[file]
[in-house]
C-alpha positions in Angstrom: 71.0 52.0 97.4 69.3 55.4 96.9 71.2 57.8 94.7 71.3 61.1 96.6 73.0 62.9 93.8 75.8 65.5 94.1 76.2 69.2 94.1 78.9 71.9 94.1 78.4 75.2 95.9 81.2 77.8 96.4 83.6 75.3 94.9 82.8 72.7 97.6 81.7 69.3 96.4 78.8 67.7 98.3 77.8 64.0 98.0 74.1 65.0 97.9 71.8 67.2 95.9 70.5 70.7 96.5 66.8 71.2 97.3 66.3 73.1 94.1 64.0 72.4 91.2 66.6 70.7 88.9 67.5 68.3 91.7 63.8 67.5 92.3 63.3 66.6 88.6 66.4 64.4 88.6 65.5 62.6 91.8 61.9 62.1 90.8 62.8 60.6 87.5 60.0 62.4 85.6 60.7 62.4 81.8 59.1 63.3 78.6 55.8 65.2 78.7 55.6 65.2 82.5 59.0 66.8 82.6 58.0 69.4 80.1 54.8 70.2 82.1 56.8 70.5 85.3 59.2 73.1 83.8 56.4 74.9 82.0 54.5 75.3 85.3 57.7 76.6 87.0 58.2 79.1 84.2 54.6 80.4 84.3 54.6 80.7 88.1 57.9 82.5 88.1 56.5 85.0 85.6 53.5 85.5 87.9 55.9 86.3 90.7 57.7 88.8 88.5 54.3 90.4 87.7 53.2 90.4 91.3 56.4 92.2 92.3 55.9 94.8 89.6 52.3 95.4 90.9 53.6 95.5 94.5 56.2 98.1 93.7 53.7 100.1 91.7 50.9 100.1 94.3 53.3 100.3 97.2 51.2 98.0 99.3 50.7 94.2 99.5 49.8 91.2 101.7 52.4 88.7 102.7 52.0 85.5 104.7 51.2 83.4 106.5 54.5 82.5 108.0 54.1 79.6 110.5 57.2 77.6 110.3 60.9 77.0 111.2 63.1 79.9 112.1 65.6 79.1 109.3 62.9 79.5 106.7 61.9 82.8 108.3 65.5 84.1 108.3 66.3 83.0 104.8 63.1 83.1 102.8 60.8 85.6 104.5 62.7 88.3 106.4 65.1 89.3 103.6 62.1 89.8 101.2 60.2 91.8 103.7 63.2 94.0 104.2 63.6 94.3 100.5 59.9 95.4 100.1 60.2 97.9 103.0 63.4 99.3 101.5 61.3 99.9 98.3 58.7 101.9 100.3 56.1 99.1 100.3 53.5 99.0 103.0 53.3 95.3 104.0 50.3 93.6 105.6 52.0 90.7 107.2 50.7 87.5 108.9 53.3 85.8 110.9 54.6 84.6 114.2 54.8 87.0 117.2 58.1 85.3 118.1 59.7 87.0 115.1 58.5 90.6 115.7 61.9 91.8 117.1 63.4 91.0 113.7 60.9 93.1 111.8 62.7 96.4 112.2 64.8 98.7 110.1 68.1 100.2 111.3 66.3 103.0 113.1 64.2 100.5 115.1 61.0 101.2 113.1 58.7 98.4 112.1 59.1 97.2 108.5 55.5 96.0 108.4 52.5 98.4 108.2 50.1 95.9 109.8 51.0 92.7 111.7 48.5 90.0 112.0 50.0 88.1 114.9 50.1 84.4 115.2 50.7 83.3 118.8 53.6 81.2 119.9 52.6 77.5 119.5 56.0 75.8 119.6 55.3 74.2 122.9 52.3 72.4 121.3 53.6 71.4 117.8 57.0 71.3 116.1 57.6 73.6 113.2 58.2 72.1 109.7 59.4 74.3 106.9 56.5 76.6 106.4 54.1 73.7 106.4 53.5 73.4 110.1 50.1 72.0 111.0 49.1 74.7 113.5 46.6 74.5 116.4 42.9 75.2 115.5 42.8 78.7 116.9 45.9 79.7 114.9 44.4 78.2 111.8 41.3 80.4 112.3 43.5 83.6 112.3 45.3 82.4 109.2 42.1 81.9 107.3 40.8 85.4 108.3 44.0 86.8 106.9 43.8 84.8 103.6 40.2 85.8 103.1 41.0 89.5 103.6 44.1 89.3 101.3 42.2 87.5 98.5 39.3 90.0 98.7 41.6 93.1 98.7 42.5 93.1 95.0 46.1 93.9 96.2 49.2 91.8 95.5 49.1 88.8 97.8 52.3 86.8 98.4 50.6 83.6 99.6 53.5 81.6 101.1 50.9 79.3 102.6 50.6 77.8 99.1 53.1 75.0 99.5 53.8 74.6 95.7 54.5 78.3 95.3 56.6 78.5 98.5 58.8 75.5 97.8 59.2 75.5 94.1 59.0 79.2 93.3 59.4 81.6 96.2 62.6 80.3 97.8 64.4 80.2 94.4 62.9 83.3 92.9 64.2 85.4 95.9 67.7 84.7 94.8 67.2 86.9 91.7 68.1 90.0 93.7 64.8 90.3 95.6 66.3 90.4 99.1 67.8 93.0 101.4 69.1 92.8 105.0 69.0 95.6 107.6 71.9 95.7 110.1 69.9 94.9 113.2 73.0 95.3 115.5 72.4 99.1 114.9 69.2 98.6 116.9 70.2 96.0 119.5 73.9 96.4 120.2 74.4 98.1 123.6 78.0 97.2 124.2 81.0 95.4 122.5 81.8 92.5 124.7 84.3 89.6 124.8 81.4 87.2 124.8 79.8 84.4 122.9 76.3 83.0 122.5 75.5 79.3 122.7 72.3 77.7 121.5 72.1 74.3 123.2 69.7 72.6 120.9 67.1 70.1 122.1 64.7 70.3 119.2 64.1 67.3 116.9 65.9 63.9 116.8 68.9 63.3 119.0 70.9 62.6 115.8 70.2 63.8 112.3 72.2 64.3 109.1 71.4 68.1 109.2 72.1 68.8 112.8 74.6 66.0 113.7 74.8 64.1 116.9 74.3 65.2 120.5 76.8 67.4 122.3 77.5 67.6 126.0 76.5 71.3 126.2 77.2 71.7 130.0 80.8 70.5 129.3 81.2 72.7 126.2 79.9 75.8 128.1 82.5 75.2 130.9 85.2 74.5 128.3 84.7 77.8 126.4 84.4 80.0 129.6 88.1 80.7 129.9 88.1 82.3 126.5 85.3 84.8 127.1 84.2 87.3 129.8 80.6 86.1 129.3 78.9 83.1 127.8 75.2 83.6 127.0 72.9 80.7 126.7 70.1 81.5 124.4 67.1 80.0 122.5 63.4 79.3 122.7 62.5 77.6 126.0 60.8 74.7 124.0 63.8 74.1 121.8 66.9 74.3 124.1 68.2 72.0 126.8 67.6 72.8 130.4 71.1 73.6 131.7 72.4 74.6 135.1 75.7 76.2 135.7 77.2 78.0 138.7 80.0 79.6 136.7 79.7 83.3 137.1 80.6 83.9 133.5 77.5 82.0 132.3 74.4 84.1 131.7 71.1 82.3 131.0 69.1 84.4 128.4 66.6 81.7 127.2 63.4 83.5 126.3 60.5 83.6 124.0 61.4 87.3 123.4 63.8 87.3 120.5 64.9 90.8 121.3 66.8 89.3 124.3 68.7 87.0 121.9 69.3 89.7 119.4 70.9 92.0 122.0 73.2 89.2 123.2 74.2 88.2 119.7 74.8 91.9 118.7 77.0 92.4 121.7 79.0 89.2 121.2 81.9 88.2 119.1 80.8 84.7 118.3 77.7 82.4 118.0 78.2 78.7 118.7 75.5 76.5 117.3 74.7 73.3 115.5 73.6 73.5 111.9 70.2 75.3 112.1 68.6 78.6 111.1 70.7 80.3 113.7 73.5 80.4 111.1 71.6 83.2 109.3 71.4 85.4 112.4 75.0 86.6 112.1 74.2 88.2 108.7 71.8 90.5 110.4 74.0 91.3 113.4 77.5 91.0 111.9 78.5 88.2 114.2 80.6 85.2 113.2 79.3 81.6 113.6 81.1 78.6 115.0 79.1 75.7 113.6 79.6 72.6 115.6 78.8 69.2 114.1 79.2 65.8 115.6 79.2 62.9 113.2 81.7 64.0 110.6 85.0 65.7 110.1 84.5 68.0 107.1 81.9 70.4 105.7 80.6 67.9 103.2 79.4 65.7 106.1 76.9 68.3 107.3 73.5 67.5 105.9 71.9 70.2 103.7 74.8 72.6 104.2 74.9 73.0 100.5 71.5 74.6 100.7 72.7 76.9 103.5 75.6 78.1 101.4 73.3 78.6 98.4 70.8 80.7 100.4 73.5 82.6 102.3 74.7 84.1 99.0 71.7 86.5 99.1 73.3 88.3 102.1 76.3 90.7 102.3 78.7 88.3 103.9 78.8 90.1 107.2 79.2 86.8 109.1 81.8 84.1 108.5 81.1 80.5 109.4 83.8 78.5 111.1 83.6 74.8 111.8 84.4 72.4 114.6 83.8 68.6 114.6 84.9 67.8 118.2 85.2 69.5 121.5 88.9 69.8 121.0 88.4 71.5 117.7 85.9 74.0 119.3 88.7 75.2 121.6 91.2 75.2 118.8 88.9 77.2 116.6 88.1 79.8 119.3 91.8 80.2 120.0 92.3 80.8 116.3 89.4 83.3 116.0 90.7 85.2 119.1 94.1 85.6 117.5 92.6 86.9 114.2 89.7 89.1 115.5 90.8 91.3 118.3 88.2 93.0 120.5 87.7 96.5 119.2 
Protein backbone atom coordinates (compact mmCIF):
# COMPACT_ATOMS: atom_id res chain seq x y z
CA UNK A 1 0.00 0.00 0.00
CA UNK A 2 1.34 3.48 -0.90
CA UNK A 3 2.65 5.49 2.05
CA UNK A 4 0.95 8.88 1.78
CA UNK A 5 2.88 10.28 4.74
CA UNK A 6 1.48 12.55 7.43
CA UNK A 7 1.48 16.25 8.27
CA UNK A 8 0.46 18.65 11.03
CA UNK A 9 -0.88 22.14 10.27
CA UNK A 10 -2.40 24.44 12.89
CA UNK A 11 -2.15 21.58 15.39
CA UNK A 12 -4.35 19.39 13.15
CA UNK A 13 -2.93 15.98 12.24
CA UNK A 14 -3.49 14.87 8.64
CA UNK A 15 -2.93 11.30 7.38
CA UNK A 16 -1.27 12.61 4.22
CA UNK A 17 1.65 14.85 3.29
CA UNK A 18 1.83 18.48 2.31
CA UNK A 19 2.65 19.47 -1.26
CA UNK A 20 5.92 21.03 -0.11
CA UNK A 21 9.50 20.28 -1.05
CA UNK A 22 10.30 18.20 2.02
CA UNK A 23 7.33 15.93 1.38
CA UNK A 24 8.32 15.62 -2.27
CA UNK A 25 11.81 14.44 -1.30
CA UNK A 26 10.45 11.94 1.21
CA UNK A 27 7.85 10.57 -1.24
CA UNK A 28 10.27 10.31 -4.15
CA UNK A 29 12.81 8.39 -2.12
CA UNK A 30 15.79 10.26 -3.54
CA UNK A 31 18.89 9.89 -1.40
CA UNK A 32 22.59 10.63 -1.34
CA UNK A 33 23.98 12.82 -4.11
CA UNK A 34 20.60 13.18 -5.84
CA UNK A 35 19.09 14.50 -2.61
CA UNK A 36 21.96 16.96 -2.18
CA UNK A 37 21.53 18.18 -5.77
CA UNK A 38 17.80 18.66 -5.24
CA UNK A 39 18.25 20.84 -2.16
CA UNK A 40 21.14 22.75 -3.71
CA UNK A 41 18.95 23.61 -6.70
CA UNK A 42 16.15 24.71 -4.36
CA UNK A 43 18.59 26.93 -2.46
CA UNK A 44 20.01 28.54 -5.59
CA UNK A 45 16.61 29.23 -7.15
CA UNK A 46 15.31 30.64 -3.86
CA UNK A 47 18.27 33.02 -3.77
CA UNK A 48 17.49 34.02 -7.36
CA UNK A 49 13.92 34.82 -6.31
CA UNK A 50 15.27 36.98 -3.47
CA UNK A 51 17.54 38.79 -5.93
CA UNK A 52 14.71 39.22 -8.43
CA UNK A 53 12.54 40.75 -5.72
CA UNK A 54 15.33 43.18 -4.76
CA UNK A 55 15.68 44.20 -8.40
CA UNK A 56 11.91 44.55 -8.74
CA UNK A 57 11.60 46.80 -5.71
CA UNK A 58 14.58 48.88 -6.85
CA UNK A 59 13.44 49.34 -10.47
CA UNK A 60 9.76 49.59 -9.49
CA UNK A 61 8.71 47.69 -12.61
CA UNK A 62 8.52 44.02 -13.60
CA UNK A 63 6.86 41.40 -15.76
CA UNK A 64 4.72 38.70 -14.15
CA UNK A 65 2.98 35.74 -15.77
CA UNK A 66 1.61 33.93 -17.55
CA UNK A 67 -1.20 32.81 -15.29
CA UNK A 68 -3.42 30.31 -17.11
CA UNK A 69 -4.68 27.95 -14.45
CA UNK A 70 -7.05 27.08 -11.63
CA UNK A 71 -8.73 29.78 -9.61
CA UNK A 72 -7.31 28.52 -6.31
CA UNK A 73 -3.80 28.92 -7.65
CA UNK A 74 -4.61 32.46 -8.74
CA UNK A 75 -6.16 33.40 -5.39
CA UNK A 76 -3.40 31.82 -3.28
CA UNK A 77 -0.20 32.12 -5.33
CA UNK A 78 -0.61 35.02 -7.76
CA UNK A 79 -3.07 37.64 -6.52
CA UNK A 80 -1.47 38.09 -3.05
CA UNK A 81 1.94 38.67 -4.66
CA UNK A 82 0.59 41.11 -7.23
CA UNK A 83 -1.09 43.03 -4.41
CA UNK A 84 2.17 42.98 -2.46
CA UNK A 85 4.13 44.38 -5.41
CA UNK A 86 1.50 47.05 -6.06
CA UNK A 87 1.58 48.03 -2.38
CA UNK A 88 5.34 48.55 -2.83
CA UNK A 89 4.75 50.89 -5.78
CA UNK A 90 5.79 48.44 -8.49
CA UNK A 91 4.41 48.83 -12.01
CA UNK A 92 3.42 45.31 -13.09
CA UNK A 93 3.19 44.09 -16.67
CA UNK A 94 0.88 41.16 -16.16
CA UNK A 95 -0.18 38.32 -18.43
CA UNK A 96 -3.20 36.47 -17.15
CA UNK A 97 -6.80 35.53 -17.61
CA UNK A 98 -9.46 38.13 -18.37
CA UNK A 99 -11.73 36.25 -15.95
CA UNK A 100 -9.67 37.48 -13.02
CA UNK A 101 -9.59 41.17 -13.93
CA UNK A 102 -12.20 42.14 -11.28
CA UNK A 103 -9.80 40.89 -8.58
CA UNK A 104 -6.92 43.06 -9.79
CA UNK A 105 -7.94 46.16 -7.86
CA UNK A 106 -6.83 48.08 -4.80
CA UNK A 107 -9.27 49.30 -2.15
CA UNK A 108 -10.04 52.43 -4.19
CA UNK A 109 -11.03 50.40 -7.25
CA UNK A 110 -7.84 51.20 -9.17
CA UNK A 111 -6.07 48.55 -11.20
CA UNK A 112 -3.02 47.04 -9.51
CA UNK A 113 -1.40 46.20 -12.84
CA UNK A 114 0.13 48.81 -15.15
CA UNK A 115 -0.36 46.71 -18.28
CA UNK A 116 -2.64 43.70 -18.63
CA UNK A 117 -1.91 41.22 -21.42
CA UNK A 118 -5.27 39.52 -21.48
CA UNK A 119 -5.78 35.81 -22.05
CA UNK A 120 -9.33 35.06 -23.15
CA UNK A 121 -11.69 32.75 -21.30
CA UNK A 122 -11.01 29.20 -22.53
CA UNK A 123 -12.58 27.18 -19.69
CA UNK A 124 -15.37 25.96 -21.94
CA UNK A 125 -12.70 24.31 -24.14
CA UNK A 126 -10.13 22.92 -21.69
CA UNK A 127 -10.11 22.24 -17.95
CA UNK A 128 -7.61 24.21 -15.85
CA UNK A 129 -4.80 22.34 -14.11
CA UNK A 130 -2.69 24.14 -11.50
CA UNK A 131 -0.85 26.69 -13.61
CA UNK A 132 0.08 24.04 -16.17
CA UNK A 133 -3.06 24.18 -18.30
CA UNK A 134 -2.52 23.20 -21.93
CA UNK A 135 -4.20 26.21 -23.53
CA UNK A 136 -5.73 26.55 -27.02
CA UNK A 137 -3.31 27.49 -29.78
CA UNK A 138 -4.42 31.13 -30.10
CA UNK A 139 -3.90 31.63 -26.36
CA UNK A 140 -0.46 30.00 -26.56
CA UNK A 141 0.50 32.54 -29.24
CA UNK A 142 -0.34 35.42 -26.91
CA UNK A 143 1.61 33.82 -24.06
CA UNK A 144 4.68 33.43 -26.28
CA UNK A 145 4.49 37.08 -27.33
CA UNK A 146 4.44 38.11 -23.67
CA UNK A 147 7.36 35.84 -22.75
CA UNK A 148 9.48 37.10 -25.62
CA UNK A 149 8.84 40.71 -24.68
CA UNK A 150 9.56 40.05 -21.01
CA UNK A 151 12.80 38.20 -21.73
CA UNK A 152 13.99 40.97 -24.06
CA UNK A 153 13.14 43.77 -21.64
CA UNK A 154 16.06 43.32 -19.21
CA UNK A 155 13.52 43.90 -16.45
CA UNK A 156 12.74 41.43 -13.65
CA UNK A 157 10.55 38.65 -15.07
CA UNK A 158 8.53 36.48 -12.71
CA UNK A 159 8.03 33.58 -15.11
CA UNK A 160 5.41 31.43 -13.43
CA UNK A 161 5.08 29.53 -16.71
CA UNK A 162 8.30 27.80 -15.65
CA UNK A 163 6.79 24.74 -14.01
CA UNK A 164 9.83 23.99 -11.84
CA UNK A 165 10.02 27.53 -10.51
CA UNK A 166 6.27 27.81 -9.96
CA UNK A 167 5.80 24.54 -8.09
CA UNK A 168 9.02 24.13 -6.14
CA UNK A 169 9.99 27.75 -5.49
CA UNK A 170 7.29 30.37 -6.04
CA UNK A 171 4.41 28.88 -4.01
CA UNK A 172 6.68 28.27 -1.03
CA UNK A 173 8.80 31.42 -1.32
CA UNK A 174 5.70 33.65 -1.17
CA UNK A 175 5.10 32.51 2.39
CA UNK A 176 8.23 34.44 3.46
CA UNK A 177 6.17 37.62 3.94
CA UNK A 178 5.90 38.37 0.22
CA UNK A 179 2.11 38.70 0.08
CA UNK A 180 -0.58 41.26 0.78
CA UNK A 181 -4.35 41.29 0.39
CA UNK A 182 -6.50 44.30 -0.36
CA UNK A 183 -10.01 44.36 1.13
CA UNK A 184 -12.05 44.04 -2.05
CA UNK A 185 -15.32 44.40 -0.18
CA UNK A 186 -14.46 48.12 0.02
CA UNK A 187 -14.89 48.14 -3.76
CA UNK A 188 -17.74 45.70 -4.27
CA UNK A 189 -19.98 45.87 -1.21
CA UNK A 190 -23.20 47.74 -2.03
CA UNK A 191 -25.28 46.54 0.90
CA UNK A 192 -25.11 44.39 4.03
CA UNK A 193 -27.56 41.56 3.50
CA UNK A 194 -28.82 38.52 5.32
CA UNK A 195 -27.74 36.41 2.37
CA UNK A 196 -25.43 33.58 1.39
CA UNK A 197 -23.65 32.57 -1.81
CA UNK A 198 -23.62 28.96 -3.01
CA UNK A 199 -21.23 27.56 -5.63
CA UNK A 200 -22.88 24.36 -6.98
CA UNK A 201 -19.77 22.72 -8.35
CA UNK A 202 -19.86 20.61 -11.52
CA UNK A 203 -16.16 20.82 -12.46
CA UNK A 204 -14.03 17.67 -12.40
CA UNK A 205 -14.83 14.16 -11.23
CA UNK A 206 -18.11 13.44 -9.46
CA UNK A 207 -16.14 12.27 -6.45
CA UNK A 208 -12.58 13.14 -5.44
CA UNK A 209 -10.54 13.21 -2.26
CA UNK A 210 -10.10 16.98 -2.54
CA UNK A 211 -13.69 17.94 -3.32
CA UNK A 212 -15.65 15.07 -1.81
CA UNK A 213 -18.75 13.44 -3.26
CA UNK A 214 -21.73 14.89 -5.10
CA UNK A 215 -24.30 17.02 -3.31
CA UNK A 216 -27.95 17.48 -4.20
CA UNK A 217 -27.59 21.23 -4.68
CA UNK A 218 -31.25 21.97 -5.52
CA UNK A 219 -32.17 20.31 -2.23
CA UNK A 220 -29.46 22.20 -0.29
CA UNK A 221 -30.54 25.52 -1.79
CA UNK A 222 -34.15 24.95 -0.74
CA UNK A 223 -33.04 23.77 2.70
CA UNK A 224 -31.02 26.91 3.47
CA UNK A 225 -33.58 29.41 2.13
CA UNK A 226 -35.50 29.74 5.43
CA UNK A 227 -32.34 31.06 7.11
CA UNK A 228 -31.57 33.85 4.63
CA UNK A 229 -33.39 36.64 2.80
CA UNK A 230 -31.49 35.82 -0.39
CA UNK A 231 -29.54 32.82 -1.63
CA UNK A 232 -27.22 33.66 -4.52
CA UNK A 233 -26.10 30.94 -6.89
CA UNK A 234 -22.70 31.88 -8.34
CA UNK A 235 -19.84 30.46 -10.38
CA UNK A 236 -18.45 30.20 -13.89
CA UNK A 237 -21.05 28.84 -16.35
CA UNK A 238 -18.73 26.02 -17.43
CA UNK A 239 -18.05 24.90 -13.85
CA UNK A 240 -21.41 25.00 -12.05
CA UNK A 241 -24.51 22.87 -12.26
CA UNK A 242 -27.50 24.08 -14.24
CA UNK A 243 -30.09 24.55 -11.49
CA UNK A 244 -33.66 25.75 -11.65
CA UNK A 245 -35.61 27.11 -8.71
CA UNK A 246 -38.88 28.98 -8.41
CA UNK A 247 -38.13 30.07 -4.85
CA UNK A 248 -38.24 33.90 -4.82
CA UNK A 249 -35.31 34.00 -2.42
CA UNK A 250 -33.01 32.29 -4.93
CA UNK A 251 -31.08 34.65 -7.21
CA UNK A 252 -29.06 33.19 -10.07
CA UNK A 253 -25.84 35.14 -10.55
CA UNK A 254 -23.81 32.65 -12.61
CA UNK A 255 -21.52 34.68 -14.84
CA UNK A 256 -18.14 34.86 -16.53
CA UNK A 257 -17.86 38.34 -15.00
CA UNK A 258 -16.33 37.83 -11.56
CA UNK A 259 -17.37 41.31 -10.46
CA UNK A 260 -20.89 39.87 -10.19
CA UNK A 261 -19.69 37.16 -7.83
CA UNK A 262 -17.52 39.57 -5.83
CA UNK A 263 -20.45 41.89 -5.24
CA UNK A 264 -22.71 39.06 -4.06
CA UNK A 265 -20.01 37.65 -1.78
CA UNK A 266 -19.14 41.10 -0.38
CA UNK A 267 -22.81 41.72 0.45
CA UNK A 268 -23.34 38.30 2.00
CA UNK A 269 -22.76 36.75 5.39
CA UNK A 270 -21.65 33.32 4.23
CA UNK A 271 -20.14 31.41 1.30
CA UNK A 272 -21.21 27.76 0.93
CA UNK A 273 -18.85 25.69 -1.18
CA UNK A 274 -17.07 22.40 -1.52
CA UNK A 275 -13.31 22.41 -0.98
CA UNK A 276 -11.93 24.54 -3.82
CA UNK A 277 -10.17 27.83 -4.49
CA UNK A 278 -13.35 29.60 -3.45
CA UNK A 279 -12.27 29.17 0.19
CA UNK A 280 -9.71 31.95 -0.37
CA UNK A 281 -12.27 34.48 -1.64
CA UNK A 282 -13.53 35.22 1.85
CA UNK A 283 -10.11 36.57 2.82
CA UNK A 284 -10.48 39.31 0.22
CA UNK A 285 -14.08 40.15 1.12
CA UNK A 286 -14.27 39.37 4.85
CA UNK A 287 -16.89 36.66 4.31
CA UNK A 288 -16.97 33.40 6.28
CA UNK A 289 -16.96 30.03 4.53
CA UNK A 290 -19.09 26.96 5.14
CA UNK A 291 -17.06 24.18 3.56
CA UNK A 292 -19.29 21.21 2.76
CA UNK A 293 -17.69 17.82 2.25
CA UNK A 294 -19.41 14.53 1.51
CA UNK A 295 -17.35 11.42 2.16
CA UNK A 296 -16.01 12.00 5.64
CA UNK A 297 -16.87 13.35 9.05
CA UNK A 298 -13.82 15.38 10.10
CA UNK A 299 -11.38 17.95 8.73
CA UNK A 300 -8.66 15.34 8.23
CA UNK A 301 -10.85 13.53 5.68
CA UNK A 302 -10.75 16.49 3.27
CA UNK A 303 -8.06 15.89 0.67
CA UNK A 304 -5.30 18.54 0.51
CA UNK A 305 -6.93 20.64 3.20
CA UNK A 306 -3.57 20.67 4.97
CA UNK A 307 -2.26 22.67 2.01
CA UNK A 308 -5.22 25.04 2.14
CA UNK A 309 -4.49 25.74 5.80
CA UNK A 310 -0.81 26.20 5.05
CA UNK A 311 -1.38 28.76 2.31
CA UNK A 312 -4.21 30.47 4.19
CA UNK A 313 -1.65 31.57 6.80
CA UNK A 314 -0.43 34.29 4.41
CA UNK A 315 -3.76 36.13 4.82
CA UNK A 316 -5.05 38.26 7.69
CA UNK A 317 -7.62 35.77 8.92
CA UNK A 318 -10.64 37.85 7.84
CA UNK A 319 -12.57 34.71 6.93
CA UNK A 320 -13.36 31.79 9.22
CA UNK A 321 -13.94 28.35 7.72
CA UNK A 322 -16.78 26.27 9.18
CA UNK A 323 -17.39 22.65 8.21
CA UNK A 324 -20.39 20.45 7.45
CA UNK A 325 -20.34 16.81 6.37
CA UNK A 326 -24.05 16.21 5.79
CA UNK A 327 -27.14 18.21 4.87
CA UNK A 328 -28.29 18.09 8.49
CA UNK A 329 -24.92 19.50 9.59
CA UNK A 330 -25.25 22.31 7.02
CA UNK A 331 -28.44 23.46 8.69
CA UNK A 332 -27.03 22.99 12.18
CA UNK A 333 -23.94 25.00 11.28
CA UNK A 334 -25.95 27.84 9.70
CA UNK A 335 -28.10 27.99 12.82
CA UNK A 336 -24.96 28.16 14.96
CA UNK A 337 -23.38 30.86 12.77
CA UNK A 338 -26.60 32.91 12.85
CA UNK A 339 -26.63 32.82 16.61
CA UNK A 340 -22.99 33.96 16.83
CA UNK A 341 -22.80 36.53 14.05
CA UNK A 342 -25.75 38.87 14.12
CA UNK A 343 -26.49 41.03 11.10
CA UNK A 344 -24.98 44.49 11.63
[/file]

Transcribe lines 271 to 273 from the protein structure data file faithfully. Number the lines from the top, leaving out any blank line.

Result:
CA UNK A 267 -22.81 41.72 0.45
CA UNK A 268 -23.34 38.30 2.00
CA UNK A 269 -22.76 36.75 5.39